Earning an online Master of Business Administration (MBA) means that you can complete the degree from anywhere. Even so, most students choose a local program. Why? Networking opportunities. By studying where they intend to build their careers—which most frequently means near their current homes—students develop invaluable connections with mentors, peers, and potential employers.
Some locations, because they are economic and industrial hubs, naturally draw more non-local students. The District of Columbia is certainly one such site. As the center of politics, policy, and regulation, DC attracts business students interested in the intersection of private business and public policy.
Whether you're a DC-area local or an aspiring Mr. Smith, the nation's capital can serve your graduate business needs through a top-rated online MBA. Thanks to the leadership conferences and residencies integrated into their online MBA programs, these programs afford students excellent opportunities to build relationships in and around the capital.
According to US News and World Report, online MBA degrees are an increasingly popular alternative to in-person degrees—and that was even before COVID-19 made everything digital. And for good reason: distance learning offers students significant advantages. Online MBA students can continue pursuing their current jobs while studying, helping to mitigate the cost of their degrees (some employers may even be willing to foot part or all of the bill). They can also implement the strategies they learn from professors on the job, in real-time.
An online MBA from a DC-area school means contact with and access to numerous Fortune 500 companies, nonprofits, or governmental organizations. That's why earning an online MBA in Washington, DC makes sense for so many students, local and non-local alike. In this article, we explore the opportunities these degrees provide by addressing:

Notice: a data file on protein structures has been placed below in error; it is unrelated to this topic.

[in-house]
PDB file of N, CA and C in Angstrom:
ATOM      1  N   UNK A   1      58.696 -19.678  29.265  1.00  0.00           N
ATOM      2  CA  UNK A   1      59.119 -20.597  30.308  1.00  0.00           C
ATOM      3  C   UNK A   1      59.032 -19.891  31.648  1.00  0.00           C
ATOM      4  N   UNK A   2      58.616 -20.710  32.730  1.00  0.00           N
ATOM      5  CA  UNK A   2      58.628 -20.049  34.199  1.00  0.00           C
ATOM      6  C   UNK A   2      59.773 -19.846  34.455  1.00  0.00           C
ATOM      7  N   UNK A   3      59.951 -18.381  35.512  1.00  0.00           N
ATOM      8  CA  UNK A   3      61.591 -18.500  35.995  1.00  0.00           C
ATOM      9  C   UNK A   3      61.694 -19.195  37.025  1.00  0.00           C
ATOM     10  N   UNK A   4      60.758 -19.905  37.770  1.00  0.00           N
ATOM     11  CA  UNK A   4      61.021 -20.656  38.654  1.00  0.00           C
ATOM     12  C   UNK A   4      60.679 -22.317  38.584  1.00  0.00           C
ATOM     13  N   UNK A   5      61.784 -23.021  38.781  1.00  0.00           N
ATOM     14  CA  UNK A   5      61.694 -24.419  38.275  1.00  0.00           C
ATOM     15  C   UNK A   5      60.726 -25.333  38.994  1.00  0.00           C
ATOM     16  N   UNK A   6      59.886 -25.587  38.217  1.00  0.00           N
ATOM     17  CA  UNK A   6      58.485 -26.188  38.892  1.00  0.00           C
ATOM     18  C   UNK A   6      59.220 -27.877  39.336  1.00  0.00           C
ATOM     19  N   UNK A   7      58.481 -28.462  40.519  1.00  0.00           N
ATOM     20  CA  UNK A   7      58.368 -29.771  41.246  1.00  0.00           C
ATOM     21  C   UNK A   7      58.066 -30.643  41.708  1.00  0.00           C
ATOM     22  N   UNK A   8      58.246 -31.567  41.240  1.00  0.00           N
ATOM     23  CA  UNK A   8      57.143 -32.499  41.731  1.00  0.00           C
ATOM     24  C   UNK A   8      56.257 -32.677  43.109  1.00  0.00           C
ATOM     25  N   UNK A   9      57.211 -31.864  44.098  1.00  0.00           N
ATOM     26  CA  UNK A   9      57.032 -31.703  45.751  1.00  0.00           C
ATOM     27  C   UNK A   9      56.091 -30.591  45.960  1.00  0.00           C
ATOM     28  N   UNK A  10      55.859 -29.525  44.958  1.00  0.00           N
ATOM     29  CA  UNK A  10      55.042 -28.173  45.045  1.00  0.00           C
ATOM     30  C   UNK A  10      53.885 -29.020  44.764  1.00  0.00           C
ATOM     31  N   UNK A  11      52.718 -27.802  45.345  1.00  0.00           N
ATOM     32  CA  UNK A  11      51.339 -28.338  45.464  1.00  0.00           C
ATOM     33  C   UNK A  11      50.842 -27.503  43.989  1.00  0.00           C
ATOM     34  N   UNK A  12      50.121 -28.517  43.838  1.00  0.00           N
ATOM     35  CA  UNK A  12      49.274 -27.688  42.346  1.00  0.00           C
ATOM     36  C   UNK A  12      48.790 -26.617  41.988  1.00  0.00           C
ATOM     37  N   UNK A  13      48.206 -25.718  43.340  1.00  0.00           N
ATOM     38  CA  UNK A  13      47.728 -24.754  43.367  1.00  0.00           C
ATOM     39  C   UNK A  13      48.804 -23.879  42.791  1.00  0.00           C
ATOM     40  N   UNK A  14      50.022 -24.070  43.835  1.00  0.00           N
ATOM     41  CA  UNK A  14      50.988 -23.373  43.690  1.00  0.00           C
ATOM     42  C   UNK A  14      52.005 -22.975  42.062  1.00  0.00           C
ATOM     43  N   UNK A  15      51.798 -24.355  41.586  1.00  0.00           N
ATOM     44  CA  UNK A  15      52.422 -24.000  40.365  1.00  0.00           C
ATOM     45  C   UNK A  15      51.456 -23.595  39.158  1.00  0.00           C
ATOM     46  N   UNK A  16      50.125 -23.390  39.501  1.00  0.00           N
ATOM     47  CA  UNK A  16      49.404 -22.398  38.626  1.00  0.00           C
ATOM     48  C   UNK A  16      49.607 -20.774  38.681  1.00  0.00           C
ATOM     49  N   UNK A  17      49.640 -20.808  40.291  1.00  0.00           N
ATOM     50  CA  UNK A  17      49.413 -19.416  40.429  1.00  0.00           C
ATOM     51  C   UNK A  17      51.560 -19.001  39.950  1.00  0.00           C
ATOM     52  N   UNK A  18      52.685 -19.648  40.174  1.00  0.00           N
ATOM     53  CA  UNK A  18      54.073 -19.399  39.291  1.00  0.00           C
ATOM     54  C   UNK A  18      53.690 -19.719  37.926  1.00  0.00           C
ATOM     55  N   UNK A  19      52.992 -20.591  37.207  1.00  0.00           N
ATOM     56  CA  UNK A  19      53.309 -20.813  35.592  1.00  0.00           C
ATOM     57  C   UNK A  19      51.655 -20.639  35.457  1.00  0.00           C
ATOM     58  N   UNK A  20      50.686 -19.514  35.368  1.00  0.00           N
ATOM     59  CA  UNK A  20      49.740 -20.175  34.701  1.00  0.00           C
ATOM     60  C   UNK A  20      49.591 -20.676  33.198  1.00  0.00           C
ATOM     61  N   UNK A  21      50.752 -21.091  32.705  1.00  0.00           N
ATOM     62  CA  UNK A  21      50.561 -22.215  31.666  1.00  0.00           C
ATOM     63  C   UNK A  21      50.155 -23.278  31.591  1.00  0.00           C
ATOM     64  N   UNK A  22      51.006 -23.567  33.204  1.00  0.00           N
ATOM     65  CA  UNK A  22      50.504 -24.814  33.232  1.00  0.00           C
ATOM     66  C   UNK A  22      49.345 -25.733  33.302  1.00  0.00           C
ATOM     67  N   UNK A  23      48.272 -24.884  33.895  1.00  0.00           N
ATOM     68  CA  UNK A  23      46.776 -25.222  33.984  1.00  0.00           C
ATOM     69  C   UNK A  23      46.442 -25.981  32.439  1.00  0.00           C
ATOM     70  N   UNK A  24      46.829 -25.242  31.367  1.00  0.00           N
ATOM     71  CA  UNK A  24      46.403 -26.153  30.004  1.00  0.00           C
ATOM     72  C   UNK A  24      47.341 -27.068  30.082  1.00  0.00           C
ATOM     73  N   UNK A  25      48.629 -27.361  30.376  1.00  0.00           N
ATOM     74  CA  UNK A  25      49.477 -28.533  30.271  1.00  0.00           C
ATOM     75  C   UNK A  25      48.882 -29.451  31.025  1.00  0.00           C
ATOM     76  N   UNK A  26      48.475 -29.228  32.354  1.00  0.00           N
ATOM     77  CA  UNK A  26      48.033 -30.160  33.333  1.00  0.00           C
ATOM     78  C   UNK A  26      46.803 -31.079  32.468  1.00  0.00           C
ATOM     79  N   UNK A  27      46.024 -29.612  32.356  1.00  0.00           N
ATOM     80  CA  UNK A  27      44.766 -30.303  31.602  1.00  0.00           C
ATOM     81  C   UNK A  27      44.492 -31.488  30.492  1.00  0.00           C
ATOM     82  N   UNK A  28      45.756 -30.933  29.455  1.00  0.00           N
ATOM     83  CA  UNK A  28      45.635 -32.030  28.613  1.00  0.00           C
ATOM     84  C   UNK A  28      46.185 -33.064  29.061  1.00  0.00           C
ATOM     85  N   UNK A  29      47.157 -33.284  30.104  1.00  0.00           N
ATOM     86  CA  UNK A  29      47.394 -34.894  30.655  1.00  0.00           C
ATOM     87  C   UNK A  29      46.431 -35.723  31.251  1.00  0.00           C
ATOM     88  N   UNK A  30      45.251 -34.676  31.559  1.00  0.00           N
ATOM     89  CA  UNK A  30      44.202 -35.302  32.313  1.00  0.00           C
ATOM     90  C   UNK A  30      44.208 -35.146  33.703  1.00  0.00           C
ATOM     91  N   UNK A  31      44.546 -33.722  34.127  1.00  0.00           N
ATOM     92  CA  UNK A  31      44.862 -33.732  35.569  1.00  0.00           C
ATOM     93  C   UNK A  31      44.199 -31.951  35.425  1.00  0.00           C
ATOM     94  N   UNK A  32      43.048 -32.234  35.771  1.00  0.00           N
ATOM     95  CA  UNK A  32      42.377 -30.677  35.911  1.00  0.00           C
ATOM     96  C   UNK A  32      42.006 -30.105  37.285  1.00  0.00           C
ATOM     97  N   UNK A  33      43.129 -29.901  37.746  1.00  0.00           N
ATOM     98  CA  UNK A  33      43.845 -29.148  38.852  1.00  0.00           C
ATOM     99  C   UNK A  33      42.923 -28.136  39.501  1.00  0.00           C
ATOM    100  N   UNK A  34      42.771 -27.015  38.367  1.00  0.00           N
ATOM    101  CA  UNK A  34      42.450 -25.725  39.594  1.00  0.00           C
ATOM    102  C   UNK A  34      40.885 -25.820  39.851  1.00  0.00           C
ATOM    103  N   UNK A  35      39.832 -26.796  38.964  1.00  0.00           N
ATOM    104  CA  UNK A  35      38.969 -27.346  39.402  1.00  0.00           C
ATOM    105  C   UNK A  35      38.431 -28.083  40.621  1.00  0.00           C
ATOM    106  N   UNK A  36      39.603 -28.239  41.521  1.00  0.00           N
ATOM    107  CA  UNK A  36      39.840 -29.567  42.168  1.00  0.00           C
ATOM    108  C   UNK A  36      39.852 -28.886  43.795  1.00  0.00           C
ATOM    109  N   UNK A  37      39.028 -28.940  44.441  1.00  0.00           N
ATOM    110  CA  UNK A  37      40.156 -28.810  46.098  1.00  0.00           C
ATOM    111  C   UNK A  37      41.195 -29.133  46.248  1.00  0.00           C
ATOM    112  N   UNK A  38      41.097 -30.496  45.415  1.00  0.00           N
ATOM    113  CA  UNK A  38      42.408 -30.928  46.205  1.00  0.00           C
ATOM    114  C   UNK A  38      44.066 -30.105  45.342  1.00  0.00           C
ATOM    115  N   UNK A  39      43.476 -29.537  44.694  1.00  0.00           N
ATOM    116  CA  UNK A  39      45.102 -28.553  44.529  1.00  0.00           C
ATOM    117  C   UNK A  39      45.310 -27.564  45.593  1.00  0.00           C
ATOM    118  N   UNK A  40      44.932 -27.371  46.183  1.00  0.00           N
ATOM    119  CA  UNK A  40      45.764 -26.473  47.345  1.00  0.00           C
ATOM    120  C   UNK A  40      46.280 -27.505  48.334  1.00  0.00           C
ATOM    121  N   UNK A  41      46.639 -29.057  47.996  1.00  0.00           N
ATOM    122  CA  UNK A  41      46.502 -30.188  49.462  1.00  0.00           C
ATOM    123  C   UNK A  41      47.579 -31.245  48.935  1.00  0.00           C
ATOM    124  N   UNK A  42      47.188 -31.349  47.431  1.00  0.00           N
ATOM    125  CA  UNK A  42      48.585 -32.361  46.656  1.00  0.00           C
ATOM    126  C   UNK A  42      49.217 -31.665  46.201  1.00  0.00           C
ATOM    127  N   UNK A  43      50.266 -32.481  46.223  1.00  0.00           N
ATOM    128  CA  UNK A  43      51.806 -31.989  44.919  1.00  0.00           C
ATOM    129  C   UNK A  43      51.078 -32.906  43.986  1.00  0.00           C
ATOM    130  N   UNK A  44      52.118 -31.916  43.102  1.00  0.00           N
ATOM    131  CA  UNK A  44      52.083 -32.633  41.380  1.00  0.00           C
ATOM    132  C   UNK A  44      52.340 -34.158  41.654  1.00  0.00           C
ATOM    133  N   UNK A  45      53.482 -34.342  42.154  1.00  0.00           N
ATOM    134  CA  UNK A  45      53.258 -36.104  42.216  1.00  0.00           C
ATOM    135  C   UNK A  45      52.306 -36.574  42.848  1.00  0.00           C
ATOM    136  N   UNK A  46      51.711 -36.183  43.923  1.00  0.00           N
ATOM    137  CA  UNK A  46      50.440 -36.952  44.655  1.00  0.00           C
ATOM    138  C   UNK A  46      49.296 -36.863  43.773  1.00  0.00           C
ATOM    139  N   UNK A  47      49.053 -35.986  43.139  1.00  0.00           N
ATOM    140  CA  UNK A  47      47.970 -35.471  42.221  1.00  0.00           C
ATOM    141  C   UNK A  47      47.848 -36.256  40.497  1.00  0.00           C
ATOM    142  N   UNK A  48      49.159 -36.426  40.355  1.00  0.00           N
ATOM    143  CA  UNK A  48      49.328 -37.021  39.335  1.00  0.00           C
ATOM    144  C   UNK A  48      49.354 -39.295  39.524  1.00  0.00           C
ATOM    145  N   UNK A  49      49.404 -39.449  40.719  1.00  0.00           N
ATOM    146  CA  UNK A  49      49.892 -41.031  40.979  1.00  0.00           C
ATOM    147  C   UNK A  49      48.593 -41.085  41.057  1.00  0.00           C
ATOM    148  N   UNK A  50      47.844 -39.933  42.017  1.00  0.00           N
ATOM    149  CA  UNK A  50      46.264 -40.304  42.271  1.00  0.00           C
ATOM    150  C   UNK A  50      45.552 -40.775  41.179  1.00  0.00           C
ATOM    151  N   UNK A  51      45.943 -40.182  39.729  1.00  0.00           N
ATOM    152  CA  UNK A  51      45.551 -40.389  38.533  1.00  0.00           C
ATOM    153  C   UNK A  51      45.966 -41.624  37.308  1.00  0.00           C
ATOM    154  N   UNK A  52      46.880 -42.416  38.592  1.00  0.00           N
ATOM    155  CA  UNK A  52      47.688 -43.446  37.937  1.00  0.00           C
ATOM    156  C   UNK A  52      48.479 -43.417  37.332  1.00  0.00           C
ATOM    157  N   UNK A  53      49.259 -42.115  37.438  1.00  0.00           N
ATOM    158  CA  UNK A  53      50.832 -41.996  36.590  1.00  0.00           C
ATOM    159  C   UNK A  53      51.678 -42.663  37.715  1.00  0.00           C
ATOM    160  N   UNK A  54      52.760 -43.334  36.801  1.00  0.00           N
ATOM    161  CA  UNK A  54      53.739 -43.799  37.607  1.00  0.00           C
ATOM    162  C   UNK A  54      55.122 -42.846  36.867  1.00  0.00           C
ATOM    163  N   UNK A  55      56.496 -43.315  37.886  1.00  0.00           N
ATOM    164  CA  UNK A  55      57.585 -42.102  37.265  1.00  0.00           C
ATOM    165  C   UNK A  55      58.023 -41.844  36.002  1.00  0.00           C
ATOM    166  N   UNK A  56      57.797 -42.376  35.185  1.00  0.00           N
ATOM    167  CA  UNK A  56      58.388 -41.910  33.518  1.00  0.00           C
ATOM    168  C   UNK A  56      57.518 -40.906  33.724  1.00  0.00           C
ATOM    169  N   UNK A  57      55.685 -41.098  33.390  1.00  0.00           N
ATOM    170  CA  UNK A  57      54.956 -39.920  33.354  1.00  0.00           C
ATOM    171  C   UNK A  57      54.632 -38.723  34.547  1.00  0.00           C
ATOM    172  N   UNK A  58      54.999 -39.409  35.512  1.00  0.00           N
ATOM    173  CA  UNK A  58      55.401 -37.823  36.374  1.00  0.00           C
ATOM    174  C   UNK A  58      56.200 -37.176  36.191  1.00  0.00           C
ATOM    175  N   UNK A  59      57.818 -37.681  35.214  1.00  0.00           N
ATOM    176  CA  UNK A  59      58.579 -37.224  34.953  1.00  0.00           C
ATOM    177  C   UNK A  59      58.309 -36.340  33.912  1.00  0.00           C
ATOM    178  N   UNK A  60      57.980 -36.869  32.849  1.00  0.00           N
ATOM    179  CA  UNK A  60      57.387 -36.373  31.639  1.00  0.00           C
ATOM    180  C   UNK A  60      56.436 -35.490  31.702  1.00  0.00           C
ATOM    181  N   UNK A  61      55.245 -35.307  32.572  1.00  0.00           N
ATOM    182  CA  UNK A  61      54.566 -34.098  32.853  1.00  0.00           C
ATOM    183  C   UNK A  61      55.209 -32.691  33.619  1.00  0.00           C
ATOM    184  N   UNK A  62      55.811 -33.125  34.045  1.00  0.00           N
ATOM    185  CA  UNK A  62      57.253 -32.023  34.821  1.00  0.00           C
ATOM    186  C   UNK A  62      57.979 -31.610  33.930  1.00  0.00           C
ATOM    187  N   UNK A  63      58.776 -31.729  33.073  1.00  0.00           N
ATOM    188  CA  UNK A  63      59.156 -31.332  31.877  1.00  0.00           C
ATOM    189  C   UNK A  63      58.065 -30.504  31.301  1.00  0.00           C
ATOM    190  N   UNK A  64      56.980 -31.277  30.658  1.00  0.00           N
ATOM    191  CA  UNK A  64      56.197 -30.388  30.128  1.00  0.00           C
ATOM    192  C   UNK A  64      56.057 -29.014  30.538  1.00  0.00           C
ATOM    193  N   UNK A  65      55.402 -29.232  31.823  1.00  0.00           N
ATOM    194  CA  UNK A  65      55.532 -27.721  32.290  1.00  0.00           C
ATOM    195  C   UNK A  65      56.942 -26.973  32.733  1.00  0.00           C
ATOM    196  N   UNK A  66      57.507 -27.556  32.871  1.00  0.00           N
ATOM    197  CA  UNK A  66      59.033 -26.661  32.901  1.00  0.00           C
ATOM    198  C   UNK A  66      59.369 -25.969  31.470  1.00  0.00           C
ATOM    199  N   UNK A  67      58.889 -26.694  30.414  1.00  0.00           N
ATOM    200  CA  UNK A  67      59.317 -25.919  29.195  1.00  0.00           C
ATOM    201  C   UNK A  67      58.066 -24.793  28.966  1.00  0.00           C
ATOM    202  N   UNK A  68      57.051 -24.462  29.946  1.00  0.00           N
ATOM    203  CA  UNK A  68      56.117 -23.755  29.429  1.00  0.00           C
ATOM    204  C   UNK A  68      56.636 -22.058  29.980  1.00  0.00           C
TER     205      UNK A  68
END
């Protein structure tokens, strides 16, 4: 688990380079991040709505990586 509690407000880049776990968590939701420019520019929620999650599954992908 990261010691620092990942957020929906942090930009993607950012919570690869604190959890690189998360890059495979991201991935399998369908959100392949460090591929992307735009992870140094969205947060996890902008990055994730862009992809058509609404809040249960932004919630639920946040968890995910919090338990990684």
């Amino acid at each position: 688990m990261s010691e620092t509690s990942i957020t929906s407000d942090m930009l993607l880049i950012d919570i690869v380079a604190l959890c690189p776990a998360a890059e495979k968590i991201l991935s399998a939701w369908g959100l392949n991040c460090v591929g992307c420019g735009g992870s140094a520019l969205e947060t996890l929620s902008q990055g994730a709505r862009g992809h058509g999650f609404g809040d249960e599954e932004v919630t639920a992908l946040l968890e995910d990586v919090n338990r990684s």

The MBA is the top graduate degree choice among business leaders. It trains students in management and business fundamentals, covering such diverse and essential topics as:
Whether you pursue your graduate business program online or on-campus, you'll face more or less the same coursework and admissions requirements. Applicants typically submit GRE or GMAT scores, recommendation letters, undergraduate grades, and a resume.
Earning an MBA online provides students with a substantial degree of flexibility. While full-time MBA programs exist online, most operate on a part-time basis to attract students trying to balance school and a career. To accommodate these busy students, many online programs deliver most or all of their course content asynchronously—that is, available at any time 24/7, with no requirement to attend live classes.
The biggest knock on online MBA programs has historically been that students miss out on on-campus networking opportunities. In recent years, schools (including those in the nation's capital) have established in-person residencies that allow students to network and develop connections.
AU offers an online MBA that doesn't require GMAT or GRE scores to apply, though students must still submit information about prior education, letters of recommendation, and a resume. The program is highly ranked by US News & World Report—the marketing concentration is seventh among qualifying programs, and its general management concentration is 12th. Students can also choose concentrations in:
Though most of the program is online, the curriculum includes two immersion experiences that offer the opportunity to work with real businesses. One event occurs in DC, and the other can take place abroad, allowing students to experience business on an international scale.